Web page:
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The ethnic Kazakhs of Bayan Olgii, Western Mongolia, engage in the traditional pastime of eagle hunting (i.e., falconry), hunting for fur animals with captive eagles.
For thousands of years, falconry has been practiced in the Central Asian steppes. This ancient sport is shown in petroglyphs from the bronze period (2500 BC). Genghis Khan is mentioned in the Secret History of the Mongols, capturing an eagle for his father. At the same time, Marco Polo speaks about Kubilai Khan embarking on large hunting expeditions using eagles and falcons.
As nomads were pushed onto collectivized fields during communist times, falconry decreased in popularity. Officials intent on promoting community sports and a Russian historical narrative opposed the sport because of its autonomous and individualistic character and the Central Asian heritage it recalled. The sport nearly vanished in Kazakhstan, but ethnic Kazakhs in China and Mongolia kept it alive.
Today, eagle hunting is gaining appeal among individuals eager to recover a cultural identity long-repressed during seventy years of communism. The strong international interest in eagle hunting has led ethnic Kazakhs to embrace this particular element of their history with pride. Back in Kazakhstan and Kyrgyzstan, eagle hunting is becoming more popular. Other Mongolian ethnic groups do not often hunt eagles, even though many are in Mongol-dominated regions like Zavkhan and Uvs. Mongolia sends a lot of eagles and falcons to the Middle Eastern Gulf nations, where falconry is still a popular hobby for the wealthy.
The Golden Eagle is common in the northern hemisphere and is found in higher latitudes of Asia, Eastern Europe, and the Middle East. The bird is prevalent on the Americas’ east coast. Mexico, Kazakhstan, Albania, Germany, and Austria all have golden eagles as their national animals.
The eagle in Bayan-Olgii belongs to the ‘Altai’ subspecies, from the Altai mountains to far eastern Siberia. Eagles mate for life and build their nests on rocky crags. They live in the hills and hundreds of them have been spotted through the neighboring Zavkhan province’s arid grasslands.
Getting the Eagles
There are three methods eagle hunters go eagle hunting in Bayan Olgii. It is not simple, and eagles are highly valued:
- Typically, some meat is placed out as bait, and a net is set up to be pulled by the eagle hunter from afar. This method works best if the eagle hunters already have a tame bird to use as a decoy.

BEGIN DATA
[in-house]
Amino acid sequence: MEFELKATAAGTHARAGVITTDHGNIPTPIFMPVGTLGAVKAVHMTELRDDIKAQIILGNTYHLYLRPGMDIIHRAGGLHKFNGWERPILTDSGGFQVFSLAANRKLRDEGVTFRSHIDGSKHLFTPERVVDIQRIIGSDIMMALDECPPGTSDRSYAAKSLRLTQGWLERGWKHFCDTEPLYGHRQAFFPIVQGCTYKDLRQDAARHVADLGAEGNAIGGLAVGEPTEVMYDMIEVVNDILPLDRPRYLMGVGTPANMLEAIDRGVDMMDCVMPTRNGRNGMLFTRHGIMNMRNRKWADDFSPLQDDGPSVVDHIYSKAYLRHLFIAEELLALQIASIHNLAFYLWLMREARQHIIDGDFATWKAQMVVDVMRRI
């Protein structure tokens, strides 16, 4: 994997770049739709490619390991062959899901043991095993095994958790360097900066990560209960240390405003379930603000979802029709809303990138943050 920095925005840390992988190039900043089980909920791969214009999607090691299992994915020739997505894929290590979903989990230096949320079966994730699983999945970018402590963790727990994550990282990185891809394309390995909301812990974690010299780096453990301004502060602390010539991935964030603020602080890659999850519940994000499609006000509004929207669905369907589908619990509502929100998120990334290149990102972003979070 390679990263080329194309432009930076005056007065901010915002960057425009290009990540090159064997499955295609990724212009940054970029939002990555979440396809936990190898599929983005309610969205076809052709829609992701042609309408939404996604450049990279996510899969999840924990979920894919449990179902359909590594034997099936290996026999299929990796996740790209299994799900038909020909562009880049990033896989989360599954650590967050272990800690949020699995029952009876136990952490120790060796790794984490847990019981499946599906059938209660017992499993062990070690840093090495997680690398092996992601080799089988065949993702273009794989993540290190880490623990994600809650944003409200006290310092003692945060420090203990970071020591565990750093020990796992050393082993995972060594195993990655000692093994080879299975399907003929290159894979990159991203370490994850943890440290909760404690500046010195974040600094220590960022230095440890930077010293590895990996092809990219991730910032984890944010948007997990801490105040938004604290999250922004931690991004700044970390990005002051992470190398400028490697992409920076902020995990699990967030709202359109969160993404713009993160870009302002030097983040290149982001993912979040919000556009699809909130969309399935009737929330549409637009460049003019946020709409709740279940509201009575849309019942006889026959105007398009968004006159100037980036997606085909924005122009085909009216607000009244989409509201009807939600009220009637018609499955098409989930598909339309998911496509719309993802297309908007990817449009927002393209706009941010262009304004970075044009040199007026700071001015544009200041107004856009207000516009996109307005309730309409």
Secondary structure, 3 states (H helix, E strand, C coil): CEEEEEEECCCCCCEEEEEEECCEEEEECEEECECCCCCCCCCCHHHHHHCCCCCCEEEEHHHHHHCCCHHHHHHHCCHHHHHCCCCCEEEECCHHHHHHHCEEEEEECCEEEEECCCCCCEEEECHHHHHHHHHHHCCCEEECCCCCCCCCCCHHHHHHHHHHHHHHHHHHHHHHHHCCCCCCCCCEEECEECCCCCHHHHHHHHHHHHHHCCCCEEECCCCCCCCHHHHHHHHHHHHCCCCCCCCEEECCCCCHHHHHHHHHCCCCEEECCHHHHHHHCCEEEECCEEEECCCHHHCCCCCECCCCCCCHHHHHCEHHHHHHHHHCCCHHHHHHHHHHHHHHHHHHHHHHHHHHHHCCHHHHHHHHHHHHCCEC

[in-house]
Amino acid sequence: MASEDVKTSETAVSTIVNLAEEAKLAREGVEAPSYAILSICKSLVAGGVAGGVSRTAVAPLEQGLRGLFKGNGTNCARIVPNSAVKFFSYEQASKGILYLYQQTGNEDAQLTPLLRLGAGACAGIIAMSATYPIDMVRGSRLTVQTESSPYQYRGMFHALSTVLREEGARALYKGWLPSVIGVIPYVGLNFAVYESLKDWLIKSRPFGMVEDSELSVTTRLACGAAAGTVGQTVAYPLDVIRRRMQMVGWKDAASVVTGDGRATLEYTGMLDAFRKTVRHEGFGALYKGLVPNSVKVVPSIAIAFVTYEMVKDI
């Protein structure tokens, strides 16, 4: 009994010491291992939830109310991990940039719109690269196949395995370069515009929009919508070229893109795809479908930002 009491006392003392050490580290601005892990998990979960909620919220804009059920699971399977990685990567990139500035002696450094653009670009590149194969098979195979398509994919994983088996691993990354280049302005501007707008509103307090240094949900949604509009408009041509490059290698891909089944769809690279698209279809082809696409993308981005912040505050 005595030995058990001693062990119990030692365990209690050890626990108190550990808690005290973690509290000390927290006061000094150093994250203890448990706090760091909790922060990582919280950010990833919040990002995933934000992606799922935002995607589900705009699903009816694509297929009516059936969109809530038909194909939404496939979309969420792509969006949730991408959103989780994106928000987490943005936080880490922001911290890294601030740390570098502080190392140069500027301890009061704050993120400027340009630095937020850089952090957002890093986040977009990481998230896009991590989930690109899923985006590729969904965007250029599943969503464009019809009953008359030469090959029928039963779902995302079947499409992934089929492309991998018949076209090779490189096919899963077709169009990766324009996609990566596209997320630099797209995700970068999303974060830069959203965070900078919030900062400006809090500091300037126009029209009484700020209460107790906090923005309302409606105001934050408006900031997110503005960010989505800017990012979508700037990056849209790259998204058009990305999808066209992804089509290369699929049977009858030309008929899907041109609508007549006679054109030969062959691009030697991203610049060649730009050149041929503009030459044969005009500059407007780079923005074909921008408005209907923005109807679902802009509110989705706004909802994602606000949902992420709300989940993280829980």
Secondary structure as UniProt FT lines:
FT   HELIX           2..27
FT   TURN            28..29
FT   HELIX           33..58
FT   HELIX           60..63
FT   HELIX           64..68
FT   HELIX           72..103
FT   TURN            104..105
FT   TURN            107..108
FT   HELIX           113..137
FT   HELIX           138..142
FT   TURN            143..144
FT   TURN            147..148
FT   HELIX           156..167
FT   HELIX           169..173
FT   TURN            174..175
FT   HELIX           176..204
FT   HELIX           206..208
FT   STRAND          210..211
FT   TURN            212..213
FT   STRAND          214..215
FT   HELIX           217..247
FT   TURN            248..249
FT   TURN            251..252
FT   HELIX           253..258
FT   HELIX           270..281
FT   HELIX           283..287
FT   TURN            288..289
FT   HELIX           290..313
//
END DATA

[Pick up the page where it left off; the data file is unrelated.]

- You may once see an eagle gulping down a carcass to the point where it can barely take the flight to flee when you approach. On hot summer days, when there are many groundhogs around, eagles can overfeed to the point that an eagle hunter on horseback can chase them across the plains. The eagle will land and soar continuously until exhausted and captured.
- Climbing up the cliffs, one can locate an eagle’s nest and catch a chick, but this can be dangerous, as one of the adult eagles could pounce and throw the climber off the cliff. In addition, many hunters believe that catching an adult is better than a chick since mature birds are already experienced hunters, and training them is less challenging.
Hunters prefer female eagles because they grow larger and more powerful. Once captured, the eagle is ‘broken in’ by placing it on a perch and tying it so that it falls every time it attempts to fly away. The bird finally gets so tired that it will eat directly from the eagle hunter’s hand.
To the contemporary animal welfare campaigner, this may all seem a little repulsive. On the plus side, eagles may live for up to 30 years, and most eagle hunters in West Mongolia release their birds after eight years, although some claim it is tricky since they are afraid of other hunters capturing the helpless bird.
Every newly trained eagle will face a test in the wild at some point. To shorten the arrival of that time, eagle hunters often take along an experienced eagle from which the younger bird can learn.